February 12, 2014

Mayor Emanuel Announces Next Steps in Crack Down on Harmful Pet Coke Dust

New Ordinance Would Ban New Pet Coke, Coke, and Coal Facilities in Chicago and Prohibit Existing Facilities from Expanding; City is Finalizing Regulations After End of 50-Day Public Comment Period

Mayor's Press Office    312.744.3334

Mayor Rahm Emanuel, Alderman John Pope (10th), and Alderman Ed Burke (14th) announced today that they will introduce an ordinance at the next City Council meeting that will prevent Chicago from becoming a dumping ground for pet coke by prohibiting new petroleum coke, known as "pet coke," coke and coal facilities in the City of Chicago and ban expansion of existing facilities that process, store or handle the material.

"Protecting the health and safety of our residents is a top priority," said Mayor Emanuel. "These efforts are a significant step to prevent dust from settling in residential areas. We will continue to work to regulate their operations to ensure our residents have the best possible quality of life."

The Emanuel Administration is joining the aldermen in proposing the ordinance as the Chicago Department of Public Health (CDPH) is finalizing regulations following the end of a 50-day public comment period. The proposed ordinance and regulations are part of Mayor Emanuel's overall efforts to protect residents from pet coke and similar materials that have been stored on Chicago's southeast side.

"Just as we fought to shutter the two remaining coal power plants in the city of Chicago, we are working to force existing petroleum coke facilities to either clean up or shut down," said Mayor Emanuel. "We will not allow new facilities to open or existing facilities to expand."

Pet coke is a solid carbon material derived as a byproduct of the oil refining process and is typically used as a fuel source in power plants. A significant amount of pet coke is produced by the BP facility in Whiting, Indiana, and it is anticipated that the amount of pet coke produced by this facility will triple in the coming year due to an influx of oil from Canada and recent upgrades made to the facility.

The new ordinance will prevent Chicago from becoming the primary dumping ground for any expansion in pet coke production by prohibiting new pet coke, coal, and coke facilities from opening within any area in the City of Chicago including residential, commercial and business, downtown, pedestrian, parks and open spaces, and planned manufacturing districts. Existing pet coke, coke, and coal facilities will also be prohibited from expanding their physical footprint in Chicago.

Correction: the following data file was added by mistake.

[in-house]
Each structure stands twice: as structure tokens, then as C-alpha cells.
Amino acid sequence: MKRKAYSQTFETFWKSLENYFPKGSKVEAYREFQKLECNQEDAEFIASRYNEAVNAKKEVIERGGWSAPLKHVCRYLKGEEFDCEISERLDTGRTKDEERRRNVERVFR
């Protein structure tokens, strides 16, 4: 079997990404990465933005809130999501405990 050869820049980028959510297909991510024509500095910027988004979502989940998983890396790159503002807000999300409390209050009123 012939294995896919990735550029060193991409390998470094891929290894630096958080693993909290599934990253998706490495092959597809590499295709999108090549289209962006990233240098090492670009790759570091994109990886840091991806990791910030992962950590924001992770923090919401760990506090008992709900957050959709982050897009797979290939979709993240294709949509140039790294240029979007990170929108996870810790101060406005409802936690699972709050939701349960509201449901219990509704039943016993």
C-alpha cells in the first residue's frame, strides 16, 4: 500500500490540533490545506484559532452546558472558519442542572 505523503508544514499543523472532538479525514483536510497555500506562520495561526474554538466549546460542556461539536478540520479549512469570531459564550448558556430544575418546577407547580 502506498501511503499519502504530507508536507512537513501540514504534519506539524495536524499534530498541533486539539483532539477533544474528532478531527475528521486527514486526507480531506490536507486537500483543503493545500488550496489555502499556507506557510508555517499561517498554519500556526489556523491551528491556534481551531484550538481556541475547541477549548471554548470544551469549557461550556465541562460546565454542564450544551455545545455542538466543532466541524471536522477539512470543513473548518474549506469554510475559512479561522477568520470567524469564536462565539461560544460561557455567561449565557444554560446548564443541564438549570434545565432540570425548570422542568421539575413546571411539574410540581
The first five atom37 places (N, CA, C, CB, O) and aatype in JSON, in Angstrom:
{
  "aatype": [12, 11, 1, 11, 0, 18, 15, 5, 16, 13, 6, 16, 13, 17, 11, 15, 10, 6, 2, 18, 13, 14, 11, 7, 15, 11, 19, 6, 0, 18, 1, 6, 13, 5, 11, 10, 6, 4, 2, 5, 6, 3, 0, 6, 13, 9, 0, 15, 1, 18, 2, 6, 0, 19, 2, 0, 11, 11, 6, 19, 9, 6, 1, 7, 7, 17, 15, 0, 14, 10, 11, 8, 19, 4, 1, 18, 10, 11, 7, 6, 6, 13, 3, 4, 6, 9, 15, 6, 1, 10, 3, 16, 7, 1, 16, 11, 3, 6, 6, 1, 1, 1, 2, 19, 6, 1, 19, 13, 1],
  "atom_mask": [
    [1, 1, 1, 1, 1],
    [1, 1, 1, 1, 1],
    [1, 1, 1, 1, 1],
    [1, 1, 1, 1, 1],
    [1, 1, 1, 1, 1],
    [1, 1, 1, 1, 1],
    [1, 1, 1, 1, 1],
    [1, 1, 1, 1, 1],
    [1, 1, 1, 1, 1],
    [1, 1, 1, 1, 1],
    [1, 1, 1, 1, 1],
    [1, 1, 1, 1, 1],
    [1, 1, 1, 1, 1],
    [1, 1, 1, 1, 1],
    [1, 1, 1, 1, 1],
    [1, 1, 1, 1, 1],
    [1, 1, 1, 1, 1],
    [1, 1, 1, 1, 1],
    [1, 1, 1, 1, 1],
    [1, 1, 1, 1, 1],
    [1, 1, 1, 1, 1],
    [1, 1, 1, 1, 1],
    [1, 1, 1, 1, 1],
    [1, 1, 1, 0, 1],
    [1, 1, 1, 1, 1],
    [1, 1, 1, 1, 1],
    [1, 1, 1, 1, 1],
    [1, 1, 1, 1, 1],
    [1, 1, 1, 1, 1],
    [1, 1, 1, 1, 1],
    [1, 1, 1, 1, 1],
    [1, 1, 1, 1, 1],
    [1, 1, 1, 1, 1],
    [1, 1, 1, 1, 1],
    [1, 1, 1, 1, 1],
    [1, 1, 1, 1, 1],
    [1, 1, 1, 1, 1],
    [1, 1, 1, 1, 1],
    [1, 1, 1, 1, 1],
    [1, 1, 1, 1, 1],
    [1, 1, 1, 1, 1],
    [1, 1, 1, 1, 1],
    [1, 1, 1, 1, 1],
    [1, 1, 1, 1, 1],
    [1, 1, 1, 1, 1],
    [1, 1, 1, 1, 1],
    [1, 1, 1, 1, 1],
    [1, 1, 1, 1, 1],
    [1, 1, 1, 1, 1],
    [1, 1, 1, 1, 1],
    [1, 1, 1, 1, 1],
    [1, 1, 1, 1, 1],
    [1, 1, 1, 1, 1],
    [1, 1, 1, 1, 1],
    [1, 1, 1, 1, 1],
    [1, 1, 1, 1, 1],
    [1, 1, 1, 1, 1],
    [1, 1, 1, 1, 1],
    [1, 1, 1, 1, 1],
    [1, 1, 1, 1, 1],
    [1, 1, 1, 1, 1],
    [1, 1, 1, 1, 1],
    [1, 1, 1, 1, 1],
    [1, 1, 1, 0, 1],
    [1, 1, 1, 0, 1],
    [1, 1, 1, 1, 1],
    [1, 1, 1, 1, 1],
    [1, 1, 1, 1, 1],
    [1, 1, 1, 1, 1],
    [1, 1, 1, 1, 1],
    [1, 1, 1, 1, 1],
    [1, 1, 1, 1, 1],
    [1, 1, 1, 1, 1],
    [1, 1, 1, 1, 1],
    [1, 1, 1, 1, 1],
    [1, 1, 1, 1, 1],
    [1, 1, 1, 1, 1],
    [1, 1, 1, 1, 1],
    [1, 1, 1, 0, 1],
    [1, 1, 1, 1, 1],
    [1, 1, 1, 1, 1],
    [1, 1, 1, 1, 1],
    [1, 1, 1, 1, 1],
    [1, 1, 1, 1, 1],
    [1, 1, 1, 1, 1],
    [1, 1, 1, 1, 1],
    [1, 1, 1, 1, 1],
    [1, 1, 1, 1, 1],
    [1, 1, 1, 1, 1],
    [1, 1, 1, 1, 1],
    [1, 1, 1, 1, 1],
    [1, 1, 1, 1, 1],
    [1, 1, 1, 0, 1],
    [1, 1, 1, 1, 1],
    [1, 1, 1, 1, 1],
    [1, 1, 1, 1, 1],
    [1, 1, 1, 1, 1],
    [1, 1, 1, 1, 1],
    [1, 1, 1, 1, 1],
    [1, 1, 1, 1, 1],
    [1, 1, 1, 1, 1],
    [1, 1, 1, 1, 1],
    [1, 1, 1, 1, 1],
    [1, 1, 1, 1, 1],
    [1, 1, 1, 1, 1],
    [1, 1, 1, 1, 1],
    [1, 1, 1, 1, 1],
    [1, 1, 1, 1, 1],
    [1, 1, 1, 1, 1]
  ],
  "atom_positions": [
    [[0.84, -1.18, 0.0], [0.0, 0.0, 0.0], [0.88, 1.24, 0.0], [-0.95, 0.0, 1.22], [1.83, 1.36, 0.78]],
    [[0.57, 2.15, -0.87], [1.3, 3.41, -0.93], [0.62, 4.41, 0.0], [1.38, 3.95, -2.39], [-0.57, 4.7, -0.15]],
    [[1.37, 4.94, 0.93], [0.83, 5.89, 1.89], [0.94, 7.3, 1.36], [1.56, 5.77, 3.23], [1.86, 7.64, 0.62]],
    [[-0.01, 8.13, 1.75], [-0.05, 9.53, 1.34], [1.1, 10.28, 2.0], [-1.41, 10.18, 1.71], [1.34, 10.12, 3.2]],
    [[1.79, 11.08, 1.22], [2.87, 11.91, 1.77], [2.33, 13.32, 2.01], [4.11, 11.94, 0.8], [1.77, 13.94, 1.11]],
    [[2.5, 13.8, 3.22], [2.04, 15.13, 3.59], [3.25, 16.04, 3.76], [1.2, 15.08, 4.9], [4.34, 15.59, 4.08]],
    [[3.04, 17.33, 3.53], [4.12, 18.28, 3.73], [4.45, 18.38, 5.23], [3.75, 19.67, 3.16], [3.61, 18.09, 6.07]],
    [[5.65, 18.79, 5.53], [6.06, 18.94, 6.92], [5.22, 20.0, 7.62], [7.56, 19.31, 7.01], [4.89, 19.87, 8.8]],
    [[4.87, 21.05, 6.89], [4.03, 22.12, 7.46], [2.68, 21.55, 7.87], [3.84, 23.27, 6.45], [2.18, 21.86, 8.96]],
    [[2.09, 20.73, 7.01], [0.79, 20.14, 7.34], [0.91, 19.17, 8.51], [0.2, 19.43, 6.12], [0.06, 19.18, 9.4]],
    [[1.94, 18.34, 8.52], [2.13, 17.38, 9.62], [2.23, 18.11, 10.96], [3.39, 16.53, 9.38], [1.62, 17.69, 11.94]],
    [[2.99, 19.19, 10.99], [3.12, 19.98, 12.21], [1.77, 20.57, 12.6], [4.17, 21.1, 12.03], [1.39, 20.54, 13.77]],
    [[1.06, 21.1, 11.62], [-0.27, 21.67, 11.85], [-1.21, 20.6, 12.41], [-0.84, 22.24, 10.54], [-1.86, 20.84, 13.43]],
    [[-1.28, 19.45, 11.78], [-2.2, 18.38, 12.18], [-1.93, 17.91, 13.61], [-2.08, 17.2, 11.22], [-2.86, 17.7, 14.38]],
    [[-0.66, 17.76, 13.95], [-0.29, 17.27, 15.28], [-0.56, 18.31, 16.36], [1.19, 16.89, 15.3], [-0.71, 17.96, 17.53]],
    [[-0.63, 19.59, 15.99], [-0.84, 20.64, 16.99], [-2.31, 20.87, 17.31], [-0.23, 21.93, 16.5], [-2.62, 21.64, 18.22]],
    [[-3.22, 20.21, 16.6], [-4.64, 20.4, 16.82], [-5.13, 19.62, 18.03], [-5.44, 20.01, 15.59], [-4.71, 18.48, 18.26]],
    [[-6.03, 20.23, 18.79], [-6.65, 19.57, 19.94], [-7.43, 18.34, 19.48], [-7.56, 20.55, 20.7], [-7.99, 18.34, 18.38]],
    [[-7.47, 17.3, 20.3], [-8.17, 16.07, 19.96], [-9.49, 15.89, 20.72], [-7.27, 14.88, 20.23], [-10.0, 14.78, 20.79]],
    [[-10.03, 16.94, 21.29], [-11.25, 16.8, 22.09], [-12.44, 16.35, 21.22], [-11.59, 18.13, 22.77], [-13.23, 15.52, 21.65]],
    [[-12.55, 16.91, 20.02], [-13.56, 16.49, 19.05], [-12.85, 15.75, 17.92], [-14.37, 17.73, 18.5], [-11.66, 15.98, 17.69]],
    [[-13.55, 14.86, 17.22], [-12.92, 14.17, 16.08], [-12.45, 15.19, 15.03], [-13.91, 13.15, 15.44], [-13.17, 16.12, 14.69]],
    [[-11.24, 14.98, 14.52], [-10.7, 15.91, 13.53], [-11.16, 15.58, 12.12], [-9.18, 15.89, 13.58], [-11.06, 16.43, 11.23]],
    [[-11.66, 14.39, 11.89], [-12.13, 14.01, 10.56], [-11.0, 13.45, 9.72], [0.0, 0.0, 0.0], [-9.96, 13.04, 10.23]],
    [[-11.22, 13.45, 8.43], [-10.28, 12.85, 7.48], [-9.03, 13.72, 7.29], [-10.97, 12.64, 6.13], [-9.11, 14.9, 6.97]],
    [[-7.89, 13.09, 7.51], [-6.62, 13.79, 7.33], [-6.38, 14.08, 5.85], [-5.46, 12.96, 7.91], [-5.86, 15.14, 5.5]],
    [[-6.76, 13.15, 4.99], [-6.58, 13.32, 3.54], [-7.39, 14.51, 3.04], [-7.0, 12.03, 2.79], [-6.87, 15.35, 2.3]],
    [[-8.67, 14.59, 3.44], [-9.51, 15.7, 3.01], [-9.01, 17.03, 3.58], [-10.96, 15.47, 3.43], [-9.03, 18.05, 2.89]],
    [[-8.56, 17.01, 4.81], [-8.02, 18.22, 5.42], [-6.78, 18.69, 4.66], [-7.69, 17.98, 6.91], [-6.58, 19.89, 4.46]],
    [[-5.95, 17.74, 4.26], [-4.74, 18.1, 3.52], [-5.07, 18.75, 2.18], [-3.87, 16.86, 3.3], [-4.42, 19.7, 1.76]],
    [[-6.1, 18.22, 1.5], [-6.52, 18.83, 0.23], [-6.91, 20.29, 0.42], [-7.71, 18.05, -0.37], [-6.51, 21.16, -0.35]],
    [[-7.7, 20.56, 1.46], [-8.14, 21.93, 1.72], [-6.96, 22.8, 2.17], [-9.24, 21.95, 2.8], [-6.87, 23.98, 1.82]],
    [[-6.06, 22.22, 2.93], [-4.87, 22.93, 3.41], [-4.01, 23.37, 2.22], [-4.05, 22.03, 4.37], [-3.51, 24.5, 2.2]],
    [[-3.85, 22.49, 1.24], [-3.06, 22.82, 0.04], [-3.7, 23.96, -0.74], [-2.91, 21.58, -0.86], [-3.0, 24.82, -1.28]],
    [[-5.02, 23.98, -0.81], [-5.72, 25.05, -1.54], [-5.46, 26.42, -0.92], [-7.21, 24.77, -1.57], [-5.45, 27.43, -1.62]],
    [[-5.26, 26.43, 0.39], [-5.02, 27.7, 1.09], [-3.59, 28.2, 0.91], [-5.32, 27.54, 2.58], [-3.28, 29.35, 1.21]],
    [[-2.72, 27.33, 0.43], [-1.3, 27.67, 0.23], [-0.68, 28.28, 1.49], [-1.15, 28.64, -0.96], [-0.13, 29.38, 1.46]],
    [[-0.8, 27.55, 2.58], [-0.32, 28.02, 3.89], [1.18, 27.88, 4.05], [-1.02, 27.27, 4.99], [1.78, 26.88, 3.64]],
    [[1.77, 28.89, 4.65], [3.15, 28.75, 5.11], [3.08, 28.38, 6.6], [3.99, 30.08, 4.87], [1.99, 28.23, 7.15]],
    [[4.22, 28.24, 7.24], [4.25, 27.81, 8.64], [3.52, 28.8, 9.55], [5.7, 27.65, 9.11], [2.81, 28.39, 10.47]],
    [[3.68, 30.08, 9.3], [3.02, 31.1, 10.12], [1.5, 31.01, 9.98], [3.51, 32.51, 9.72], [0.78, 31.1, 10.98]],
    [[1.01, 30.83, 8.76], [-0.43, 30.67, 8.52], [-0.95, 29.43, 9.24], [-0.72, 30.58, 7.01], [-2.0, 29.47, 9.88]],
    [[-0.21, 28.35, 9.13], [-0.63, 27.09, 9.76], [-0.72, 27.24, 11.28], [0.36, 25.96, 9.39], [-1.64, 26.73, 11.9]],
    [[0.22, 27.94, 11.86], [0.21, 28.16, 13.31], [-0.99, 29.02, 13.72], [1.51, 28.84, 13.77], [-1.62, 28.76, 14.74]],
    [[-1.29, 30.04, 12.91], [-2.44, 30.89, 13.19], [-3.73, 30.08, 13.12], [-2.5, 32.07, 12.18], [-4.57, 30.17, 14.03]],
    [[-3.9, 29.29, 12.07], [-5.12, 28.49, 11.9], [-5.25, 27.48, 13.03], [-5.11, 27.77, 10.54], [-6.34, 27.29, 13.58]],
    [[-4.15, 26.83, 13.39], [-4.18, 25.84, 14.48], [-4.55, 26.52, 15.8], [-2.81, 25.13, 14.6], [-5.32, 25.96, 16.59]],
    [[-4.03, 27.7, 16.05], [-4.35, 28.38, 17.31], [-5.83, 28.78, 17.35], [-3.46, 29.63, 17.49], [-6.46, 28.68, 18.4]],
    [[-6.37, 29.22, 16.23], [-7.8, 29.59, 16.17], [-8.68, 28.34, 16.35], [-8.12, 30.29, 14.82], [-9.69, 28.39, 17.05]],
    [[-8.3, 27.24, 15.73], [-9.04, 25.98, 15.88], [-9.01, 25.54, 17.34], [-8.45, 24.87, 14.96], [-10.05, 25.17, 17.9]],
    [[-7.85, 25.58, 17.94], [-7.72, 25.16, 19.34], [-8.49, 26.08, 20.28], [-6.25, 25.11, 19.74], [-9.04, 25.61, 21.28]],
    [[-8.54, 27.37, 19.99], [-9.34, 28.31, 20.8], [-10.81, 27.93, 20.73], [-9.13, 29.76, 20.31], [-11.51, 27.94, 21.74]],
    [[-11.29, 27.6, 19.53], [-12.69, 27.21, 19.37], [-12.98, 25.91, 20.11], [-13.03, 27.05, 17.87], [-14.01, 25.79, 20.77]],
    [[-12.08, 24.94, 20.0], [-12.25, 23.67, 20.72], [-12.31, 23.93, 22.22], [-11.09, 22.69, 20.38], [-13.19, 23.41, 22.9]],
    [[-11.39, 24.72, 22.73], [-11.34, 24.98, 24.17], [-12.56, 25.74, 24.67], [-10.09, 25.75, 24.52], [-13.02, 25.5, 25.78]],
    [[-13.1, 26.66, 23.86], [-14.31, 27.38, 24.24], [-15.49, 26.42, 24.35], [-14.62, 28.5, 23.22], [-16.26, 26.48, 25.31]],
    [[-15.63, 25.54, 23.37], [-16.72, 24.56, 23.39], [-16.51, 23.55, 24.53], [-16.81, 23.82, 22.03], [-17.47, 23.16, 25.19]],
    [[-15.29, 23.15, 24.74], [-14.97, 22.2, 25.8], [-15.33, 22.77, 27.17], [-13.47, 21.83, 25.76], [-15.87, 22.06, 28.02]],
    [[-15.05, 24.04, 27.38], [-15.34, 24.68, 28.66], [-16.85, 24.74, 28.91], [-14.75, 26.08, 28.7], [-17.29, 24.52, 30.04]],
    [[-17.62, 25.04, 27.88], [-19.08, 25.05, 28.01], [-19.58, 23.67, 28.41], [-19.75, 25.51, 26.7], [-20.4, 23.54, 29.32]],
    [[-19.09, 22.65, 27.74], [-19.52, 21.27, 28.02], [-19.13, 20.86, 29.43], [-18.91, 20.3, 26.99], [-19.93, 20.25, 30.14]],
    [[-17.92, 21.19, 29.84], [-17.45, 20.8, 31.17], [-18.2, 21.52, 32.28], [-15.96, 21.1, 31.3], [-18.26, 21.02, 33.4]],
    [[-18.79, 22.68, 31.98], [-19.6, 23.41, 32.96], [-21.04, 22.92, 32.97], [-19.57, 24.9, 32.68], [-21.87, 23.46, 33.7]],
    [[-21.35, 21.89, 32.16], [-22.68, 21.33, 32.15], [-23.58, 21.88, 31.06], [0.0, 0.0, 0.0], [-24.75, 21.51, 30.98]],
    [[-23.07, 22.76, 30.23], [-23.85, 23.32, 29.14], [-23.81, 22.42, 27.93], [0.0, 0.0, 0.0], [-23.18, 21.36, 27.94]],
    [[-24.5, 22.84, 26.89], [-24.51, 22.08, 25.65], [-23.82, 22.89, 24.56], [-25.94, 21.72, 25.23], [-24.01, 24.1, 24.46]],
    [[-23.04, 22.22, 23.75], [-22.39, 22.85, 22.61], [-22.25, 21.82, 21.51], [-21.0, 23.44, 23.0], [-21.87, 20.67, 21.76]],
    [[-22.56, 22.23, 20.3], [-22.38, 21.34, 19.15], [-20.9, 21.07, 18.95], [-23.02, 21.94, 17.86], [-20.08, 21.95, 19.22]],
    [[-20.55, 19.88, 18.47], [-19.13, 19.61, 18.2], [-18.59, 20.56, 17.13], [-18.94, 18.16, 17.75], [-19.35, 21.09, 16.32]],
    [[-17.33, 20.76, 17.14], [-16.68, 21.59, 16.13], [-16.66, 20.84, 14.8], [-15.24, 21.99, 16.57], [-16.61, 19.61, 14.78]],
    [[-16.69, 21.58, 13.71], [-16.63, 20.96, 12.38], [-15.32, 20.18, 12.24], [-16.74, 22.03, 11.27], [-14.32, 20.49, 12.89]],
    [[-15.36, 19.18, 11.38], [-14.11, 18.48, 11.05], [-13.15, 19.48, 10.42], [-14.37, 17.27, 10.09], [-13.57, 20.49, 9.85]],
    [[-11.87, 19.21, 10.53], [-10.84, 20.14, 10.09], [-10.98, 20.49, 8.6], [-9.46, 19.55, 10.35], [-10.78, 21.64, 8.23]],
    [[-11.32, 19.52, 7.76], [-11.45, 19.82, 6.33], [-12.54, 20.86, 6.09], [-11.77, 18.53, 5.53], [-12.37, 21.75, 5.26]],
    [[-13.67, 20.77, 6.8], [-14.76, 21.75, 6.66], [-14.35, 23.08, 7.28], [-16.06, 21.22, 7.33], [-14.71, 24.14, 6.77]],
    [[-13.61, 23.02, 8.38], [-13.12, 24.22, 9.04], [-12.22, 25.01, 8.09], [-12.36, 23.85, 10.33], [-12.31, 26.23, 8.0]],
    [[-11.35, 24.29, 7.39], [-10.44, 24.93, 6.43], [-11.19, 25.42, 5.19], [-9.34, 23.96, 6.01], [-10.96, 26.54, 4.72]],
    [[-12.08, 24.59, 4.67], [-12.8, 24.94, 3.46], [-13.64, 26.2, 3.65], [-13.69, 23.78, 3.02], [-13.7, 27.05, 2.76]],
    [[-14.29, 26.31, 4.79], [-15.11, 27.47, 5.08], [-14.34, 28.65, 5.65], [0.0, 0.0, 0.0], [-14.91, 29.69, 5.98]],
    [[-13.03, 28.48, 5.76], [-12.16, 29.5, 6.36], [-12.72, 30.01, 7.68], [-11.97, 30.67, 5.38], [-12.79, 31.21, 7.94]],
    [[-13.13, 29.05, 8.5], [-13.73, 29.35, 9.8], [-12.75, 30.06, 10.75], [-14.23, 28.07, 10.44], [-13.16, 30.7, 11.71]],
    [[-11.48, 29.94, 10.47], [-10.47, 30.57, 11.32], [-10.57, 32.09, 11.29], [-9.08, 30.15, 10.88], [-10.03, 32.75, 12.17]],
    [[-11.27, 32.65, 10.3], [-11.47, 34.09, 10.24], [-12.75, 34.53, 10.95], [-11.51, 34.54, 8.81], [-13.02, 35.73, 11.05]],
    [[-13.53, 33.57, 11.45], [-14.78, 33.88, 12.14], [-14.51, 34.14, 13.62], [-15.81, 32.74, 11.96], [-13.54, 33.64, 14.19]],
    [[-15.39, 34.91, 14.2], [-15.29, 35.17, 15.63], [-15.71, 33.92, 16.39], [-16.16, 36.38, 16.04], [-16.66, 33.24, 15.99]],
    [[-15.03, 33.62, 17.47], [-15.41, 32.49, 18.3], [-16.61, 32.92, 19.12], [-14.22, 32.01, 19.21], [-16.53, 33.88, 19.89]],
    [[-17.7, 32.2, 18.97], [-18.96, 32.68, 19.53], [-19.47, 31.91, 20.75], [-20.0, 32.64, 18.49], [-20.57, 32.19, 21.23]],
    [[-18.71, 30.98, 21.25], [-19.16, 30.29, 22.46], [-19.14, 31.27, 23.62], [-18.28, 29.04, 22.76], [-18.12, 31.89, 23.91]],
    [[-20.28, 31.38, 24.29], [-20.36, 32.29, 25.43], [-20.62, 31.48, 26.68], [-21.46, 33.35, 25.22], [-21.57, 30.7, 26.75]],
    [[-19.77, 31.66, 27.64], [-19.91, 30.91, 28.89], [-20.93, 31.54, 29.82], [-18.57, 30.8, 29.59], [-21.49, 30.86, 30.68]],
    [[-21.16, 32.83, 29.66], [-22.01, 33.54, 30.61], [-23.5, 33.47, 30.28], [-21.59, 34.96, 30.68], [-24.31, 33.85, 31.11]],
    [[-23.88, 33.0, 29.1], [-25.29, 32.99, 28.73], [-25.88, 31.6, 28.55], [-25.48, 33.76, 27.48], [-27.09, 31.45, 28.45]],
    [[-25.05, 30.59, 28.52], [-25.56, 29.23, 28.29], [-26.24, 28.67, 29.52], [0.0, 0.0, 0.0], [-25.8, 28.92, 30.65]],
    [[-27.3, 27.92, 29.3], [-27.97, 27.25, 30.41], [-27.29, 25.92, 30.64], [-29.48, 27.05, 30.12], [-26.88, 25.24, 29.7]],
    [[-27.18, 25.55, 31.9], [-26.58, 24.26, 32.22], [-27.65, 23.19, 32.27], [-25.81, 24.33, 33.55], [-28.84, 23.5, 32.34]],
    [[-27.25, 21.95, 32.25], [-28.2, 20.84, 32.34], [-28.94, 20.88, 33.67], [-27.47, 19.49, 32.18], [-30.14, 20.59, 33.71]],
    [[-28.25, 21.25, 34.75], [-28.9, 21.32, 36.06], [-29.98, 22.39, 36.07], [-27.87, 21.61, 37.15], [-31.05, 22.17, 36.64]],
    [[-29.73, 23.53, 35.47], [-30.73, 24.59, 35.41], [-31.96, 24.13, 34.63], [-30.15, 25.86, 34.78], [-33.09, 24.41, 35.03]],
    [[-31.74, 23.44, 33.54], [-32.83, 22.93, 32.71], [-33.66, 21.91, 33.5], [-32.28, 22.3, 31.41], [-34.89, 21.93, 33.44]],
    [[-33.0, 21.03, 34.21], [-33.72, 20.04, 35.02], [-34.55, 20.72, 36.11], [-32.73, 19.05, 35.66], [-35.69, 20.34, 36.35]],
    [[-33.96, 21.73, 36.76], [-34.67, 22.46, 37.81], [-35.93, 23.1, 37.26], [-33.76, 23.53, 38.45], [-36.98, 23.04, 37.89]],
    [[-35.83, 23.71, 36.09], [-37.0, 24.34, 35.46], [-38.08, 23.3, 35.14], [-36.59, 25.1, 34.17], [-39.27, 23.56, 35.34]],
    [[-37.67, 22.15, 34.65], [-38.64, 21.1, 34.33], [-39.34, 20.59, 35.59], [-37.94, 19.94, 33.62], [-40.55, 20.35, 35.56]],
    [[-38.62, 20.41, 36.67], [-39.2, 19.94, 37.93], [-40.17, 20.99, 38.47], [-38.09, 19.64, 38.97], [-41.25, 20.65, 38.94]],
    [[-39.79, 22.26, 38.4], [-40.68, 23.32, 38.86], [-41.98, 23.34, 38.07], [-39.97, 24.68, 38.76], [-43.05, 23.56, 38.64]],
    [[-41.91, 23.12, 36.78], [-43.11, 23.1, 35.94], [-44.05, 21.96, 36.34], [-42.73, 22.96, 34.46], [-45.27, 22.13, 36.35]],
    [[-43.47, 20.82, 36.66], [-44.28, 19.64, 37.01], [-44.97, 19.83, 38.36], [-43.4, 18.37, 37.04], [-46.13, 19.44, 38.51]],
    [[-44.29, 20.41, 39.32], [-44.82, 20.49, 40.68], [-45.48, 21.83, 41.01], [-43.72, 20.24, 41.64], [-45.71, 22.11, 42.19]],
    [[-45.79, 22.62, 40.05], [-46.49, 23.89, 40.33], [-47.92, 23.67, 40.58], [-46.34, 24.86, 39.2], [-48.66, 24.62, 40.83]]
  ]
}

"Through this ordinance, which prohibits the establishment of new facilities that store petcoke and similar materials and the expansion of existing facilities, we are sending a message that the Southeast side of Chicago will not become a permanent dumping ground for these materials," said Alderman John Pope, 10th Ward. "This action demonstrates the City's serious stance against those operations that are conflict with making our City a healthier, safer, place to live."

This ordinance is the next step in protecting residents from pet coke and related dust that for too long has gone unregulated in Chicago. The ordinance will build on the efforts by Mayor Emanuel and the Chicago Department of Public Health to finalize regulations relating to the handling and storage of bulk materials. Following a call for residents to report pet coke, the City released draft regulations in December that would require bulk storage facilities to fully enclose bulk solid fuel materials, and adopt other best management practices to prevent the spread of these materials into the air.

Since that time, the City and Alderman Pope hosted a public hearing on the issue and the draft regulations were posted online for public comment through February 7, 2014. City officials are currently reviewing public comments before finalizing regulations. Public comments are available for review HERE.

Pet coke generally contains high concentrations of carbon and sulfur, and also may include trace elements of metals such as vanadium, nickel, chromium and lead. Inhaling pet coke can contribute to serious respiratory health problems, particularly for individuals who suffer from heart and lung disease and asthma.

To report a sighting of pet coke dust, residents should call 311, go online to www.cityofchicago.org/311, or email reportpetcoke@cityofchicago.org. Additional information on pet coke is available at www.cityofchicago.org/petcoke.